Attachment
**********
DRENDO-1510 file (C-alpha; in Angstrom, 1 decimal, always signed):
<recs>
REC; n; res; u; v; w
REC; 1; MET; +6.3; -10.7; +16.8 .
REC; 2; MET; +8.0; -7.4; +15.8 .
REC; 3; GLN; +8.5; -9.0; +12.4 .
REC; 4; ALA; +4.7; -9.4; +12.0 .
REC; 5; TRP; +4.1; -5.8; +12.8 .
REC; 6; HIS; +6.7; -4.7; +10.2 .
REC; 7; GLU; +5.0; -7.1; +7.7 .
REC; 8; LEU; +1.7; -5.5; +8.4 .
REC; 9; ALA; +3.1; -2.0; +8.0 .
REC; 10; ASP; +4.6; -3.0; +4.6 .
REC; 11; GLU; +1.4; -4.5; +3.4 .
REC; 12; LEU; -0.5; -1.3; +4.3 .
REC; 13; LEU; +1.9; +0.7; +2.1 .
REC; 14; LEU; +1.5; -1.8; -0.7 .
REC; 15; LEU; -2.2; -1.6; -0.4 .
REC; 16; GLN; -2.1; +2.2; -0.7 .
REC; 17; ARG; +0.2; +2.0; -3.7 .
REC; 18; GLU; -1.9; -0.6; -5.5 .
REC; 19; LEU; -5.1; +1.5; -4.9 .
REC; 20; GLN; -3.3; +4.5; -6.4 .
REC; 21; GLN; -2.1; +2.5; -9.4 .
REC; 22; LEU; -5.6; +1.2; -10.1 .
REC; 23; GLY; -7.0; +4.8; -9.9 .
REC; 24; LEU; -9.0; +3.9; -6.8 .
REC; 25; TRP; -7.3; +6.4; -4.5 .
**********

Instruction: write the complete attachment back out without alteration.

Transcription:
DRENDO-1510 file (C-alpha; in Angstrom, 1 decimal, always signed):
<recs>
REC; n; res; u; v; w
REC; 1; MET; +6.3; -10.7; +16.8 .
REC; 2; MET; +8.0; -7.4; +15.8 .
REC; 3; GLN; +8.5; -9.0; +12.4 .
REC; 4; ALA; +4.7; -9.4; +12.0 .
REC; 5; TRP; +4.1; -5.8; +12.8 .
REC; 6; HIS; +6.7; -4.7; +10.2 .
REC; 7; GLU; +5.0; -7.1; +7.7 .
REC; 8; LEU; +1.7; -5.5; +8.4 .
REC; 9; ALA; +3.1; -2.0; +8.0 .
REC; 10; ASP; +4.6; -3.0; +4.6 .
REC; 11; GLU; +1.4; -4.5; +3.4 .
REC; 12; LEU; -0.5; -1.3; +4.3 .
REC; 13; LEU; +1.9; +0.7; +2.1 .
REC; 14; LEU; +1.5; -1.8; -0.7 .
REC; 15; LEU; -2.2; -1.6; -0.4 .
REC; 16; GLN; -2.1; +2.2; -0.7 .
REC; 17; ARG; +0.2; +2.0; -3.7 .
REC; 18; GLU; -1.9; -0.6; -5.5 .
REC; 19; LEU; -5.1; +1.5; -4.9 .
REC; 20; GLN; -3.3; +4.5; -6.4 .
REC; 21; GLN; -2.1; +2.5; -9.4 .
REC; 22; LEU; -5.6; +1.2; -10.1 .
REC; 23; GLY; -7.0; +4.8; -9.9 .
REC; 24; LEU; -9.0; +3.9; -6.8 .
REC; 25; TRP; -7.3; +6.4; -4.5 .